Tuesday, October 17th 2017

Food for thought: My complicated relationship with eating

face plant

Like most women, I’ve had food “issues” throughout my life let’s dish!

BY CYNDI INGLE — One of my favorite photos from my carefree childhood shows me at four years of age doing a face plant into the white iced goodness of a delicious cake (pictured at right). This visual succulently sums up my relationship with food ever since.

In fact, most of my childhood snaps depict me either chowing down, cradling food before consuming it, or gazing greedily as a family member gorges on a scrumptious tidbit.

Food was a big deal in my early development as my wonderful grandmother enjoyed spoiling me with an assortment of cookies, cakes and candies. As my grandfather (a.k.a. “Boba”) – himself a short, stocky fellow, was prone to loudly proclaim, “we don’t want any skinny brats around here.” No worries on that account!

me and spoon

Since those early, blissful days of wanton gluttony (and bad haircuts, see photo to right), I’ve discovered that like most North American women, I’ve developed a few food and body “issues”. And now that I’m in older, even ads in my Oprah magazine (!) are telling me that I should be concerned not only about weight, but about wrinkles and other signs of aging.

At my height of 5’ 6”, my weight has fluctuated from 112 lbs. to a high of 145 lbs — but even at my lowest, I’ve never felt slim.

A pivotal moment occurred at age 13 while working at my parents’ auction business, appropriately at the “snack bar.” I was asked by a customer if I was pregnant because I sported a chubby belly. Aside from delightful opportunities for being a bulletin board for verbal abuse from perfect strangers, my snack-bar gig was the perfect chance to scarf down copious bags of salt-and-vinegar chips, to offset the anxiety I felt while trying to calculate correct change.

It was soon afterwards — when I started high school — that I embarked on my first diet. I had a reliable role model: my beautiful mother, who looked like Julianne Moore in that movie, Far from Heaven, was constantly dieting.

Back in the day, she popped an appetite suppressant with the now-ironic name, AYDS. I even consumed a few of the tiny, vile tasting squares myself.

Throughout high school and in my early 20’s my weight went up and down like a yo-yo. I probably wasn’t clinically into disorder zones of anorexia or bulimia, but I was borderline with both.

My methods included severely limiting and neurotically documenting my daily caloric intake, and chewing up food and spitting it out. During dieting bouts, daily weigh-ins were de rigueur.

Now I have a healthier attitude towards my weight, and body issues in general. My weight is around 125 lbs., but I don’t freak if it inches up a bit higher. I try to eat health-inducing foods like fruit, veggies, pasta, chicken, fish and rarely any red meat . . . all swished down with some fine wine.

If I do fall off the rails occasionally and get my glutton on with popcorn drowning in butter or a cheese fest of biblical proportions, I don’t panic. I know that sooner or later my body will get tired of fatty foods and will send out a cease and desist order.

dessert-smallI’ve finally realized that all the time, energy and money that women (and increasingly men) put into agonizing over “fixing” their weight and bodies are activities that deflect our attention from a fuller and happier presence and knowing of our own simple awareness and aliveness.

When I spend time worrying about my weight, this epiphany comes to me: I am split off from the development of my spirit or as this site calls it, “souls’ code and from caring about what is going on in the outside world (war in Iraq and Afghanistan, anyone?) Stepping out of obsessing about my physical shell helps me realize that I am not just the vessel that I inhabit.

I realize it’s extremely hard to circumvent the propaganda machine that is set up around weight and body image in North America, but it’s worth fighting the (unconscious) powers that be. There is a greater power in saying, “I accept my body as it is, it doesn’t need improvement, it just is.”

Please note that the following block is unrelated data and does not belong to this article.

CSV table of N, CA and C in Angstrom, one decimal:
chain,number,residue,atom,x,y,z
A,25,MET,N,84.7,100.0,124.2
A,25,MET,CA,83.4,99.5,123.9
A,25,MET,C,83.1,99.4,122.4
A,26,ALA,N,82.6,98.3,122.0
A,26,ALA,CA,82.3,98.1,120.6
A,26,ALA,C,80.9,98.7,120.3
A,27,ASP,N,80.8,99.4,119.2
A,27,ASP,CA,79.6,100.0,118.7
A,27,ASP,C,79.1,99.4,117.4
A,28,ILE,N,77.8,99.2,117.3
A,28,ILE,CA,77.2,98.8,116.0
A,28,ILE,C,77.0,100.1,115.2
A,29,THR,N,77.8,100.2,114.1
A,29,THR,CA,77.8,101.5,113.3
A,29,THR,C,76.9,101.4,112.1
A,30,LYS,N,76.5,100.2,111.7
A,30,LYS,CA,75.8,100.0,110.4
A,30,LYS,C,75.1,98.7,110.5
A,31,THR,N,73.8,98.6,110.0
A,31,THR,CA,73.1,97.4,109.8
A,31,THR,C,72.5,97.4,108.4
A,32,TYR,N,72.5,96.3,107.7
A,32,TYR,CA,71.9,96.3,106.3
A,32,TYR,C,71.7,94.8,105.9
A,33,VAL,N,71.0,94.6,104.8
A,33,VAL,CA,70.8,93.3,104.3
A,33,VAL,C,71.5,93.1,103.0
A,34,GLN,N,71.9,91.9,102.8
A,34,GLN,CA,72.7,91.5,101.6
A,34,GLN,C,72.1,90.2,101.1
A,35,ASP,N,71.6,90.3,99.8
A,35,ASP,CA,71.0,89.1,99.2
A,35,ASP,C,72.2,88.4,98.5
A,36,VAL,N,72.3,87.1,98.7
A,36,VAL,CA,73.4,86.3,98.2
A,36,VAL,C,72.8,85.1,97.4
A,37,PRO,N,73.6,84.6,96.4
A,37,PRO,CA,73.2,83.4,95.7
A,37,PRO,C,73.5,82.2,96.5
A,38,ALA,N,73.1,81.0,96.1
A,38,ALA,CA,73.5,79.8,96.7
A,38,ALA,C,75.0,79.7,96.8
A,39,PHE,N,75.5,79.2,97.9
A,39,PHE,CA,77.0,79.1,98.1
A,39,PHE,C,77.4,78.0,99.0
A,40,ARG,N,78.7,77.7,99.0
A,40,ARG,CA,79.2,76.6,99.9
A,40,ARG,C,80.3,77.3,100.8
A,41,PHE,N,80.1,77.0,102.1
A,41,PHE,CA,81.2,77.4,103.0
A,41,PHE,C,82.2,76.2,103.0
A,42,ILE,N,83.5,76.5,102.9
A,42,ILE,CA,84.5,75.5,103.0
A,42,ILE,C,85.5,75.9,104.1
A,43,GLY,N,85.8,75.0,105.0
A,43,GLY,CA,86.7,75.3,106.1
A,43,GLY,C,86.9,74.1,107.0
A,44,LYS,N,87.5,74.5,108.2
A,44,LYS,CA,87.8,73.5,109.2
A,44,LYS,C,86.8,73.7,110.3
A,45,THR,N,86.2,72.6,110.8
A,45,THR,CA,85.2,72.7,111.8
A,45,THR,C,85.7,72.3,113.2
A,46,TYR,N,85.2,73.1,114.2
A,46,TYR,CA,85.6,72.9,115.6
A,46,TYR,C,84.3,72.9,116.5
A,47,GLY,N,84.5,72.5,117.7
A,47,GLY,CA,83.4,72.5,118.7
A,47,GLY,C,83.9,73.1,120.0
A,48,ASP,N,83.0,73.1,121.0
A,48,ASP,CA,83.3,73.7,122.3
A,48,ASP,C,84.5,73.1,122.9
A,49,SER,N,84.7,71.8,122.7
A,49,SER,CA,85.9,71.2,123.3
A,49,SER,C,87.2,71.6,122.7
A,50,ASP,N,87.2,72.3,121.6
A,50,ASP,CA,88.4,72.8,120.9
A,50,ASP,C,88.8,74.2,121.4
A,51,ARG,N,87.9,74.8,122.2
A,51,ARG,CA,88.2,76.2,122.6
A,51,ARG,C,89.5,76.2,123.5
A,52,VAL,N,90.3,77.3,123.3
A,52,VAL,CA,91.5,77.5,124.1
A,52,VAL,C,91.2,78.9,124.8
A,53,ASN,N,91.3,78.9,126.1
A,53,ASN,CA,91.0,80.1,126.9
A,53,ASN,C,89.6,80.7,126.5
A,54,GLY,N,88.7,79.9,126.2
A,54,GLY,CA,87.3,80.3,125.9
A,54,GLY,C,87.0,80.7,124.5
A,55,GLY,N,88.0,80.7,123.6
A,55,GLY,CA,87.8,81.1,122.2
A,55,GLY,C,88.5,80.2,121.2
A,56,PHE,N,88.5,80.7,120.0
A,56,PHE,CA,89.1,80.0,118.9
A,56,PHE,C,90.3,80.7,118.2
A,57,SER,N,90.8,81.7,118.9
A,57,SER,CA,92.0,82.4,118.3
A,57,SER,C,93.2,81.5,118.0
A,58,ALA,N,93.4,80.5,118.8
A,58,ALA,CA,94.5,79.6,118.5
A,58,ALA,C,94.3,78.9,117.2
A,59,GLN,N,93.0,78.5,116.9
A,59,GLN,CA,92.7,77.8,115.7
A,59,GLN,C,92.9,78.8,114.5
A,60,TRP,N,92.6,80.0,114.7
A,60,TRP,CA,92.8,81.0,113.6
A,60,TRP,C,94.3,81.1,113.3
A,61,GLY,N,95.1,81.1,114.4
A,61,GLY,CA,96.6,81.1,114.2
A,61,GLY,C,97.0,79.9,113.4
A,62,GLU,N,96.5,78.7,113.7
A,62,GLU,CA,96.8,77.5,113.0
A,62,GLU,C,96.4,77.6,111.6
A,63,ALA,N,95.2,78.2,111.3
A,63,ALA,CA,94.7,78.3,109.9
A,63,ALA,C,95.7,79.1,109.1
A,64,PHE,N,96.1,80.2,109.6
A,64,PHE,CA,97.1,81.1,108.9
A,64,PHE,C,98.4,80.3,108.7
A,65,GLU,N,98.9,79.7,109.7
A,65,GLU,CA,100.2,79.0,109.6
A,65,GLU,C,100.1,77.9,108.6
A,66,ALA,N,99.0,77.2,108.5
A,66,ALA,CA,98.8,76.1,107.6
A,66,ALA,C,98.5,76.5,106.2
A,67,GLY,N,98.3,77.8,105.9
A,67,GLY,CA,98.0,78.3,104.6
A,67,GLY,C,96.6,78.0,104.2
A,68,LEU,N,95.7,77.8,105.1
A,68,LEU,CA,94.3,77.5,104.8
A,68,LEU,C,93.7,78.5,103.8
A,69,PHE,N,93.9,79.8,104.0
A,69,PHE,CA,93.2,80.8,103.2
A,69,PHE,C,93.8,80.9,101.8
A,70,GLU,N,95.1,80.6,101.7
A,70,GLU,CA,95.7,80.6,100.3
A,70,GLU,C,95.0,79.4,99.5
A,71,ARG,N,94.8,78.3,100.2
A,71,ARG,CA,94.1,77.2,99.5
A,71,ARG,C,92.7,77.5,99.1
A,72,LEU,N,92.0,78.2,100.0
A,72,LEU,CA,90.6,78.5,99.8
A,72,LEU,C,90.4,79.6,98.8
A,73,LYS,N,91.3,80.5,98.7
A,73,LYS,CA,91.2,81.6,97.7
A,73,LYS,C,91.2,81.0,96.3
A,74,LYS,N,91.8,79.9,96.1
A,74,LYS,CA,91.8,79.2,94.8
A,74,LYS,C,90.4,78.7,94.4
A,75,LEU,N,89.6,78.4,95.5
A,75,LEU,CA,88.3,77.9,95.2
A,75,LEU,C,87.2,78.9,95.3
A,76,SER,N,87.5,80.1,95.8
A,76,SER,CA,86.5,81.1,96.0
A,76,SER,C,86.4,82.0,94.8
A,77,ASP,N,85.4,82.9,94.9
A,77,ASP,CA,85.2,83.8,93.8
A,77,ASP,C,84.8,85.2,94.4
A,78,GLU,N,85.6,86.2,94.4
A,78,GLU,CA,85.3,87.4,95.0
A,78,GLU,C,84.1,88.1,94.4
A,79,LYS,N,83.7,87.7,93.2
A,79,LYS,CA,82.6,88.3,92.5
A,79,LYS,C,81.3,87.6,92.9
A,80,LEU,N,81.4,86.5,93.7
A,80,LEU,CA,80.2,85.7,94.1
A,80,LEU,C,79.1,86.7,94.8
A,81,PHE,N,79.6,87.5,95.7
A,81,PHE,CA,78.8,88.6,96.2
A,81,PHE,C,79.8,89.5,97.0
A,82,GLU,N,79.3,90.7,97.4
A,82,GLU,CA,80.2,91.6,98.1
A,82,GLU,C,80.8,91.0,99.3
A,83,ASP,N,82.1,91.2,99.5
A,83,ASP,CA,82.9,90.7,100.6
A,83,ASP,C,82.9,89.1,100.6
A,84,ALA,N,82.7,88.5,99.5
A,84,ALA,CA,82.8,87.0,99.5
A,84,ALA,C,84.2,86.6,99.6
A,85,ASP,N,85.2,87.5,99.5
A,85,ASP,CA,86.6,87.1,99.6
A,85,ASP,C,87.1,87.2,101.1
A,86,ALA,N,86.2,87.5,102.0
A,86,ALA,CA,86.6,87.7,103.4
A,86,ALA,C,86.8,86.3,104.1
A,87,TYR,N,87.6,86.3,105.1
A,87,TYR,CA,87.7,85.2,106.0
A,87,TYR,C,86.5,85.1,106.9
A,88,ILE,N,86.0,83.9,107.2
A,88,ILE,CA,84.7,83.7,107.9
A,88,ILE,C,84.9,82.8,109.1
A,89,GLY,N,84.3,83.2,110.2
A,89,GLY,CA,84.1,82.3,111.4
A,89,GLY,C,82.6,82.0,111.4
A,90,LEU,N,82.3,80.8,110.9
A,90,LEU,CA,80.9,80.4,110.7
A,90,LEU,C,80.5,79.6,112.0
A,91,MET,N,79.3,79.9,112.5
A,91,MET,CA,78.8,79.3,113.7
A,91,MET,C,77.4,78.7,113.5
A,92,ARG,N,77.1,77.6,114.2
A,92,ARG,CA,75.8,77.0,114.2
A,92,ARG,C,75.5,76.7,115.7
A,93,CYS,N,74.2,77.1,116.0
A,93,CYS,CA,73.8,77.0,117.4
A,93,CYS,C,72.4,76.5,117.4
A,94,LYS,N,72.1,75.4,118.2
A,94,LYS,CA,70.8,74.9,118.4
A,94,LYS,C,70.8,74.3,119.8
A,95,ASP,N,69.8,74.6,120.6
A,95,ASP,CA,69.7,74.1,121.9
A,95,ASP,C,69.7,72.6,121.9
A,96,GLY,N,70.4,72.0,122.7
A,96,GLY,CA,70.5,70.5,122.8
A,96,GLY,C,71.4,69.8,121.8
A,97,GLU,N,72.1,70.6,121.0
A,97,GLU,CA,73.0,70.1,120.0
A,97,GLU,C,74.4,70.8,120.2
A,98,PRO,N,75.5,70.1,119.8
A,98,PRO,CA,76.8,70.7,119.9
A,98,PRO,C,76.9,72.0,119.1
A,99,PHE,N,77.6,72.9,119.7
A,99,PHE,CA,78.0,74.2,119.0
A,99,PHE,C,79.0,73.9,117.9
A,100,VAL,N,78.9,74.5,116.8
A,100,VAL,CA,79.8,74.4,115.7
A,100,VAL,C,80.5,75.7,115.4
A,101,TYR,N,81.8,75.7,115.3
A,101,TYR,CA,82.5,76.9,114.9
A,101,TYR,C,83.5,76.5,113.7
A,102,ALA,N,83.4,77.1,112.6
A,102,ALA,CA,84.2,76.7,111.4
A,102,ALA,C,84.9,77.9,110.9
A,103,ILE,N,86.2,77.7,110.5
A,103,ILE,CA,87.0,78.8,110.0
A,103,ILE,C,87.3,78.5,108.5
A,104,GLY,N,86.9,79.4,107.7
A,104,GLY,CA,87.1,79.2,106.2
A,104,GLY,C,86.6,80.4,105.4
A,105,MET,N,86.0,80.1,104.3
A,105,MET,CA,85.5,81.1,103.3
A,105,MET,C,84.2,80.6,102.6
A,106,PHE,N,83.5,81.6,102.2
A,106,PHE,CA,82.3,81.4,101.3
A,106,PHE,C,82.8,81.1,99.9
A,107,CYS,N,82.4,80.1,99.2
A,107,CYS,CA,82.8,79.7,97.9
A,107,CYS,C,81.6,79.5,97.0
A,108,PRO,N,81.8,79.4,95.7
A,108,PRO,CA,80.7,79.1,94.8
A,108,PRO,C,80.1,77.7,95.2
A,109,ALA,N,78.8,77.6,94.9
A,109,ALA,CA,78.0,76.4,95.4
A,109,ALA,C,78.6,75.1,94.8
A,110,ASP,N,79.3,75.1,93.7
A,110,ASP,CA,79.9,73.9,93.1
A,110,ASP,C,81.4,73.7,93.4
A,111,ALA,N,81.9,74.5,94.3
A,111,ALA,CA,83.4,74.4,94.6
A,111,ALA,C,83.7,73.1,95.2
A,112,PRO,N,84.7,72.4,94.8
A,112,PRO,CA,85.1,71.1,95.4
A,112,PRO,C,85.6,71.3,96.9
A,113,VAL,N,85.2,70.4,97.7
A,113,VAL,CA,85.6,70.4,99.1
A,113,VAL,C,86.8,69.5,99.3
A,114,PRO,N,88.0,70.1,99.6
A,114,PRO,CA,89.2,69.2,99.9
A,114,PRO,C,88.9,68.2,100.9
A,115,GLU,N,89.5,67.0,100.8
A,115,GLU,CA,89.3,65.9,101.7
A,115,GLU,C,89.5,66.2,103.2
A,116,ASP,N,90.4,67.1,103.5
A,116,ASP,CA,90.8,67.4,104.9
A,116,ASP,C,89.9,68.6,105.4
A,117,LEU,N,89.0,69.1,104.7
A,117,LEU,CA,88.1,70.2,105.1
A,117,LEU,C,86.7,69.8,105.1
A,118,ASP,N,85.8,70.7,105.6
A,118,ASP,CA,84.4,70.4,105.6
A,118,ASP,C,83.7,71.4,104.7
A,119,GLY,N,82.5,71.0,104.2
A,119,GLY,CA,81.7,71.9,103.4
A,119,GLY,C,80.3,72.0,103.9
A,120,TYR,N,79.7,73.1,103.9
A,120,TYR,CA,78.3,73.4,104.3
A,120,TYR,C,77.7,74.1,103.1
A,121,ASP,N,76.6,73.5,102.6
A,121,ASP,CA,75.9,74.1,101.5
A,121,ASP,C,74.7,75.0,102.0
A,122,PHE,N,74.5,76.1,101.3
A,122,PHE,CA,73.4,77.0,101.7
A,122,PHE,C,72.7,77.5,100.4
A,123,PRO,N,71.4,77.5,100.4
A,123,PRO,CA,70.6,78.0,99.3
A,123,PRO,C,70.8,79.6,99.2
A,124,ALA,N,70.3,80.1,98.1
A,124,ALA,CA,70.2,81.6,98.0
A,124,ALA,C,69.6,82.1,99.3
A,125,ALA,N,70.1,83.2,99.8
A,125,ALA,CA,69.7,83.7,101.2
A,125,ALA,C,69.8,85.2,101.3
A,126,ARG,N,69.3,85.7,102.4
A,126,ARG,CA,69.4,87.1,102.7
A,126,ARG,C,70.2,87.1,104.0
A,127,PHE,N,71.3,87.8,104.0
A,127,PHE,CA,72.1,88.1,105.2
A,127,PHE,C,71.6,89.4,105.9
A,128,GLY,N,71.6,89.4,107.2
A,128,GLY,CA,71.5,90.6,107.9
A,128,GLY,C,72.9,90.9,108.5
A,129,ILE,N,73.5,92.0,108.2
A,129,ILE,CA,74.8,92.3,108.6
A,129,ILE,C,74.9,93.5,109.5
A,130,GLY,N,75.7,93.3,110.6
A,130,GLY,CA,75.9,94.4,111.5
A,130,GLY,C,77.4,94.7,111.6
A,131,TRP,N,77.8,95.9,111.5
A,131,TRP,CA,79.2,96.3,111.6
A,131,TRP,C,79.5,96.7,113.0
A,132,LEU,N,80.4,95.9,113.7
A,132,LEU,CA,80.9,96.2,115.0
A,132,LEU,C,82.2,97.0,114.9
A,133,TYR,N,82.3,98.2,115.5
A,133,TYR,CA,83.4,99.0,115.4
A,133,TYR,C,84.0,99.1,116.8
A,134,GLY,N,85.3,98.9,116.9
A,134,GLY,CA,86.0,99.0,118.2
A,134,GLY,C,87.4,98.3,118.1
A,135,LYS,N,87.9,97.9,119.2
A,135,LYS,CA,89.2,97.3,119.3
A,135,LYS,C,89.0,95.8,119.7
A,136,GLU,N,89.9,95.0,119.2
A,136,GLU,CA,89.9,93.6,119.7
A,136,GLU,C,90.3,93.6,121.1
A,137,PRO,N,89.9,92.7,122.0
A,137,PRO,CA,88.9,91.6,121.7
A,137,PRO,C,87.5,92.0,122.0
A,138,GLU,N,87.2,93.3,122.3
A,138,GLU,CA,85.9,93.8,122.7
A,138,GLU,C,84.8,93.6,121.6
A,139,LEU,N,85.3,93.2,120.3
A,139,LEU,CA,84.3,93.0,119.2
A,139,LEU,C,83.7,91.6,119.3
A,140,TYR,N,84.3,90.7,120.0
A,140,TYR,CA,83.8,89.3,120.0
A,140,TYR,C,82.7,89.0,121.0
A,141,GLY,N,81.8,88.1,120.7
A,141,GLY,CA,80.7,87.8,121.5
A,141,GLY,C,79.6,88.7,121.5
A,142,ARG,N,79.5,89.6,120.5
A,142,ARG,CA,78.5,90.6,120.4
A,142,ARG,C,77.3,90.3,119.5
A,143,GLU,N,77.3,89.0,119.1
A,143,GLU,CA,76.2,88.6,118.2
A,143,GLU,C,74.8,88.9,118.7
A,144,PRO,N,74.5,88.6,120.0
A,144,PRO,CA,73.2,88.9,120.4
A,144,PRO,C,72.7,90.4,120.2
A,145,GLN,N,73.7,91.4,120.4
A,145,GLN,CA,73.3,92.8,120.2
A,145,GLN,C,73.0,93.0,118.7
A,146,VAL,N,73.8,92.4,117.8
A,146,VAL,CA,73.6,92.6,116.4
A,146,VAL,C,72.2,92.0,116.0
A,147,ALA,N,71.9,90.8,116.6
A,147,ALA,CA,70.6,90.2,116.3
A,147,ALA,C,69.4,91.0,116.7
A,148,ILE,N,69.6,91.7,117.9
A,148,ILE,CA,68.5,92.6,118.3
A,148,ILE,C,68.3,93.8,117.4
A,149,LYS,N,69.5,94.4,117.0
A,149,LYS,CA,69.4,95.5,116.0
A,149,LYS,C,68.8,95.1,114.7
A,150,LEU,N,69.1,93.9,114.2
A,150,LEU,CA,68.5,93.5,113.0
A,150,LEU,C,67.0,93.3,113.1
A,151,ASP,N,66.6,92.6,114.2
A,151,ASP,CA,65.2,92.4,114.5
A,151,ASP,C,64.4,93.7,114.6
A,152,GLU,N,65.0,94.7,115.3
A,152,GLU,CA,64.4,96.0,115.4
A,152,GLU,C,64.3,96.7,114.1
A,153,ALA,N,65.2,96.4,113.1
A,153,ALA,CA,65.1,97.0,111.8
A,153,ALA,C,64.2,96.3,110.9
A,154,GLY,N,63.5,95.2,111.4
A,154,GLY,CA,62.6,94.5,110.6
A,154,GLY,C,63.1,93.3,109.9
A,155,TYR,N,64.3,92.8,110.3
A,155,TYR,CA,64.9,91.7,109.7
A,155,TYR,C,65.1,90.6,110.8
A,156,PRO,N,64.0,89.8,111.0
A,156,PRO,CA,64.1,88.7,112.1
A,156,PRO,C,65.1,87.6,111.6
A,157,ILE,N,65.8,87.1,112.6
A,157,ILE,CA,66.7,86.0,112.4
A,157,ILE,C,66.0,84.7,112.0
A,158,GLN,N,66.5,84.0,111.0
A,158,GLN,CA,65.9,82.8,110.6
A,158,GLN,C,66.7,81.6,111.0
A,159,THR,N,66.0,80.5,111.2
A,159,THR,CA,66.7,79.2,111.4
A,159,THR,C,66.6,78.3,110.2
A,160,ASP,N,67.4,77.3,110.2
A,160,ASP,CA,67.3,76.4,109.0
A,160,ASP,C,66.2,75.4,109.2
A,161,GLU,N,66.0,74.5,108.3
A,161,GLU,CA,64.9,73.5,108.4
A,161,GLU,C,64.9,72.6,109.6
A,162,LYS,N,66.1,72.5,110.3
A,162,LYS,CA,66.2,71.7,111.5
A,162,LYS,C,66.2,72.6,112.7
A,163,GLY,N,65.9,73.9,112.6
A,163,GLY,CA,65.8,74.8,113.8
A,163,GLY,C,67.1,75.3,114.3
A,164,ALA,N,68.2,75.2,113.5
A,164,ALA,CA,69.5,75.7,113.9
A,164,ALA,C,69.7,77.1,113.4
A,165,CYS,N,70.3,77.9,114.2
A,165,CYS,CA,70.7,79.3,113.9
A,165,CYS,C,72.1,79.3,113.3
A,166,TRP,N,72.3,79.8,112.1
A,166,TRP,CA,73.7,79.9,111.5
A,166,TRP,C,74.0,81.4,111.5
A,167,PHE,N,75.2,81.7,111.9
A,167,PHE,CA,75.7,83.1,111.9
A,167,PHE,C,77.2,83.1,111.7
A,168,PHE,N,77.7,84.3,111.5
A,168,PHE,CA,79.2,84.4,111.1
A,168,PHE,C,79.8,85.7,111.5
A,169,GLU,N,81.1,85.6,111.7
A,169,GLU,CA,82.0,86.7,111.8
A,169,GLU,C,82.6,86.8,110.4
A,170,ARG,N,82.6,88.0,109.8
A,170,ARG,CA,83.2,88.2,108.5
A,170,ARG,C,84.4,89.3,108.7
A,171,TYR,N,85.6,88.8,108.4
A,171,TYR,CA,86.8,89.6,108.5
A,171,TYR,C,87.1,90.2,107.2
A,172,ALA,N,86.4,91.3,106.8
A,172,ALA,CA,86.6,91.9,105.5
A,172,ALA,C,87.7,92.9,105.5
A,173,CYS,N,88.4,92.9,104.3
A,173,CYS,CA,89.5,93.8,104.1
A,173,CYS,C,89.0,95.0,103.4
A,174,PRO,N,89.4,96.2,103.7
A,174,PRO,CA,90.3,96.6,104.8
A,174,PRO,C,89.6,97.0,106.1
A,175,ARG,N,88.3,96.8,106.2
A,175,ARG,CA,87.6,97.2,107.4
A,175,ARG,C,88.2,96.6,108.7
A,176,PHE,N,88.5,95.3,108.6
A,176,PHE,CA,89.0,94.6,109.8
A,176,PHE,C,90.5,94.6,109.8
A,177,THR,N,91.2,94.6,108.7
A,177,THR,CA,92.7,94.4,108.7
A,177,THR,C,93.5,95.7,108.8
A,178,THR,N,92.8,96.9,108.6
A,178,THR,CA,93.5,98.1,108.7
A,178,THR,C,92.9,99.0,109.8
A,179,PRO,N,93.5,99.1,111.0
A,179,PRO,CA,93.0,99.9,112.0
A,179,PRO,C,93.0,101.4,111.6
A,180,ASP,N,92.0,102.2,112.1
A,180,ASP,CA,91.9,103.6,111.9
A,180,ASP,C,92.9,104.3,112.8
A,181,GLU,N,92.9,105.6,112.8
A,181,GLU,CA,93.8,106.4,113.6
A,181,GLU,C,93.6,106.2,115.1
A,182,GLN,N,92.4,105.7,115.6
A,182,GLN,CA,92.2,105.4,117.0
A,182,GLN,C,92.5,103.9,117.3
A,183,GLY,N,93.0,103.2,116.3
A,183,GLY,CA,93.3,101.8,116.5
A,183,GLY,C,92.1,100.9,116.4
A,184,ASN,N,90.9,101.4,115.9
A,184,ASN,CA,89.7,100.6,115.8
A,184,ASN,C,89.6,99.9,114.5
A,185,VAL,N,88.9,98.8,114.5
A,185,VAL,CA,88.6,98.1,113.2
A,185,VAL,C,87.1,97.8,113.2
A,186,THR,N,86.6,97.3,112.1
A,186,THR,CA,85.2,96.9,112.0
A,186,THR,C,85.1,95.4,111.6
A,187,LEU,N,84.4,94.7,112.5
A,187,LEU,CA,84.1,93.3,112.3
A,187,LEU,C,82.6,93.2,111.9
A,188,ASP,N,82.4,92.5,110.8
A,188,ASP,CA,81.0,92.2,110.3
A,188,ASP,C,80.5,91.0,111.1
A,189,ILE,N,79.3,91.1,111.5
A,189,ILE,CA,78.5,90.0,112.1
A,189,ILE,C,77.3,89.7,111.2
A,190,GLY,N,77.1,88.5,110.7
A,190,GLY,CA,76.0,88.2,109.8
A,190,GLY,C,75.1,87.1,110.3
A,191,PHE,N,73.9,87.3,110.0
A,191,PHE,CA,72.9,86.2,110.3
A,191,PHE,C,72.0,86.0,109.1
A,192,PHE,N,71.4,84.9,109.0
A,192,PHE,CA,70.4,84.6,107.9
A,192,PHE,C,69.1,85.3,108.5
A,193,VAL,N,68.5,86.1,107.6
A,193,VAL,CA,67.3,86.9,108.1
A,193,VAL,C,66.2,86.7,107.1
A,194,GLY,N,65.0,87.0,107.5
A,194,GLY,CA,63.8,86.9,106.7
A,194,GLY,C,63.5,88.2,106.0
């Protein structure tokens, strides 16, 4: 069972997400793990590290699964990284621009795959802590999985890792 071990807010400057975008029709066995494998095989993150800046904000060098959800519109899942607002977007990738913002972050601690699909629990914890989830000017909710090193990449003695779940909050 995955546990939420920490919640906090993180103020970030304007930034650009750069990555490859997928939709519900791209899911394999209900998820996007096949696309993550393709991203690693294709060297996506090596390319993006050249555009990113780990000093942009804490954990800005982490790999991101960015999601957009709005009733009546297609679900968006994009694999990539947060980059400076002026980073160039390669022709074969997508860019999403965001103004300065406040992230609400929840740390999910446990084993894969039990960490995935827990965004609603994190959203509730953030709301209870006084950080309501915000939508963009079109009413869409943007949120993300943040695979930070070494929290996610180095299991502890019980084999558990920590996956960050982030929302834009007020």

Psychoanalyst Susie Orbach brought this philosophy to a mass audience in the 70’s with her groundbreaking book, “Fat is a Feminist Issue.” Ultimately, our culture’s obsession with perfect bodies and maintaining youth — which takes our eyes off the larger prize — is everyone’s issue.

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13 Comments on “Food for thought: My complicated relationship with eating”

  1. That was a great read Cyndi! I bet a lot of women can relate to that issue. I know I did!

  2. This sensuous relationship with food reflects a wide spectrum of spiritual bandwidth, an openness. Not in mind, but in being.

    Thank you for sharing it, and inviting us to reflect on our own cathexion in food, and all sensuous fonts of form.

  3. love, love LOVE that article cyndi.

    you're wicked with words.

  4. I loved the food article, it really cracked me up, especially the pictures and the quote from Boba!! It really made me nostalgic for Nana's baked goodies too, her pies were from heaven and I think they set me up with a sweet tooth for life. The best thing was that you could eat as MUCH as you wanted!! That blew my mind. My record was 14 cookies at one sitting...That was probably on top of some other sugar I'd already consumed. . . good times :D

  5. I read your article and let me tell you...99% of it sounded just like me in my teen years! It's pretty crazy (& sad) how our society encourages such a dysfunctional relationship with food. I remember going for a doctor checkup when I was about 16 and had gained about 5 lbs, my female dr. said WOW, you've gained a TON of weight! and proceeded to tell me how thin she was at my age...

    Gee thanks lady!

    When you're a teenager every little comment like that sticks in your head and starts to effect you. From when I was 12 until I was about 19 I would classify myself as a dysfunctional eater and was always very obsessive and secretive about it.

    I finally got sick of always having food issues and preoccupations and bought a book called 'Overcoming Overeating.' It had all of this insight into how skewed our societal relationship with food is that really hit home for me (it's written by 2 women authors), and by the time I put the book down I was pretty much 'cured', seriously!

    In my 30s I can officially say I love food and I'm so grateful I got all of that wasted time over with so many years ago. Live and learn, it really is true! I'm sure you'll find that almost every woman who reads your article will be able to relate to it.

  6. Hi Cyndi,